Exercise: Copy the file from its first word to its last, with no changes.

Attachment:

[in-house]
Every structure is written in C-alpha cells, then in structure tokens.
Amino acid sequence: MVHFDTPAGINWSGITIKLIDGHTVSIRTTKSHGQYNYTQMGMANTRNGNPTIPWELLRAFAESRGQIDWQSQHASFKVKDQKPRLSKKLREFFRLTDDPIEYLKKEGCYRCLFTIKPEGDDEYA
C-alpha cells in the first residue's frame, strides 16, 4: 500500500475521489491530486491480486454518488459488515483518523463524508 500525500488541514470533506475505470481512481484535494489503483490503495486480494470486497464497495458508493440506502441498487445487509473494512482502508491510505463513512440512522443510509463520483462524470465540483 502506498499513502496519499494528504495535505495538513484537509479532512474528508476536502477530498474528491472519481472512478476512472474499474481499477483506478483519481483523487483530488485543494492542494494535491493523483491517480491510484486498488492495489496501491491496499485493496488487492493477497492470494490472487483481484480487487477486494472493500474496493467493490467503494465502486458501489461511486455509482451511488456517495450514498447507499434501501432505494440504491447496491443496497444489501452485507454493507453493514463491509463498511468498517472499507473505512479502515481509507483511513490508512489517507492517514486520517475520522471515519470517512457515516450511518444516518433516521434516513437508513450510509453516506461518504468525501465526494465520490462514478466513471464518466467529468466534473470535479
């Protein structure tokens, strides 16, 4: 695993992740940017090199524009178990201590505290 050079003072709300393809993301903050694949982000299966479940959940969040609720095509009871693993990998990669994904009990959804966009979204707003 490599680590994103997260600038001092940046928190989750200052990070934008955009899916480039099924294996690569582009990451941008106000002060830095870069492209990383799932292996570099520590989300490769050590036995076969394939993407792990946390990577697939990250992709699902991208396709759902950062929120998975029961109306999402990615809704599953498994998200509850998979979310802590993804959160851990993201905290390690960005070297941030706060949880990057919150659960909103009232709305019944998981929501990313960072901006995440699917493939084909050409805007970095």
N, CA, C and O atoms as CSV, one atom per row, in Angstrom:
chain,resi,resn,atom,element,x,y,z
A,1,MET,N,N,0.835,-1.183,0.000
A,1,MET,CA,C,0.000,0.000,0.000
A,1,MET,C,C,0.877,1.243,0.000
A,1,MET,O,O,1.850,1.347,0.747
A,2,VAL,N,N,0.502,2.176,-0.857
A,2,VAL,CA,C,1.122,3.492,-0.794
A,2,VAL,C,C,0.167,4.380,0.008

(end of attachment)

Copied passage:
[in-house]
Every structure is written in C-alpha cells, then in structure tokens.
Amino acid sequence: MVHFDTPAGINWSGITIKLIDGHTVSIRTTKSHGQYNYTQMGMANTRNGNPTIPWELLRAFAESRGQIDWQSQHASFKVKDQKPRLSKKLREFFRLTDDPIEYLKKEGCYRCLFTIKPEGDDEYA
C-alpha cells in the first residue's frame, strides 16, 4: 500500500475521489491530486491480486454518488459488515483518523463524508 500525500488541514470533506475505470481512481484535494489503483490503495486480494470486497464497495458508493440506502441498487445487509473494512482502508491510505463513512440512522443510509463520483462524470465540483 502506498499513502496519499494528504495535505495538513484537509479532512474528508476536502477530498474528491472519481472512478476512472474499474481499477483506478483519481483523487483530488485543494492542494494535491493523483491517480491510484486498488492495489496501491491496499485493496488487492493477497492470494490472487483481484480487487477486494472493500474496493467493490467503494465502486458501489461511486455509482451511488456517495450514498447507499434501501432505494440504491447496491443496497444489501452485507454493507453493514463491509463498511468498517472499507473505512479502515481509507483511513490508512489517507492517514486520517475520522471515519470517512457515516450511518444516518433516521434516513437508513450510509453516506461518504468525501465526494465520490462514478466513471464518466467529468466534473470535479
């Protein structure tokens, strides 16, 4: 695993992740940017090199524009178990201590505290 050079003072709300393809993301903050694949982000299966479940959940969040609720095509009871693993990998990669994904009990959804966009979204707003 490599680590994103997260600038001092940046928190989750200052990070934008955009899916480039099924294996690569582009990451941008106000002060830095870069492209990383799932292996570099520590989300490769050590036995076969394939993407792990946390990577697939990250992709699902991208396709759902950062929120998975029961109306999402990615809704599953498994998200509850998979979310802590993804959160851990993201905290390690960005070297941030706060949880990057919150659960909103009232709305019944998981929501990313960072901006995440699917493939084909050409805007970095």
N, CA, C and O atoms as CSV, one atom per row, in Angstrom:
chain,resi,resn,atom,element,x,y,z
A,1,MET,N,N,0.835,-1.183,0.000
A,1,MET,CA,C,0.000,0.000,0.000
A,1,MET,C,C,0.877,1.243,0.000
A,1,MET,O,O,1.850,1.347,0.747
A,2,VAL,N,N,0.502,2.176,-0.857
A,2,VAL,CA,C,1.122,3.492,-0.794
A,2,VAL,C,C,0.167,4.380,0.008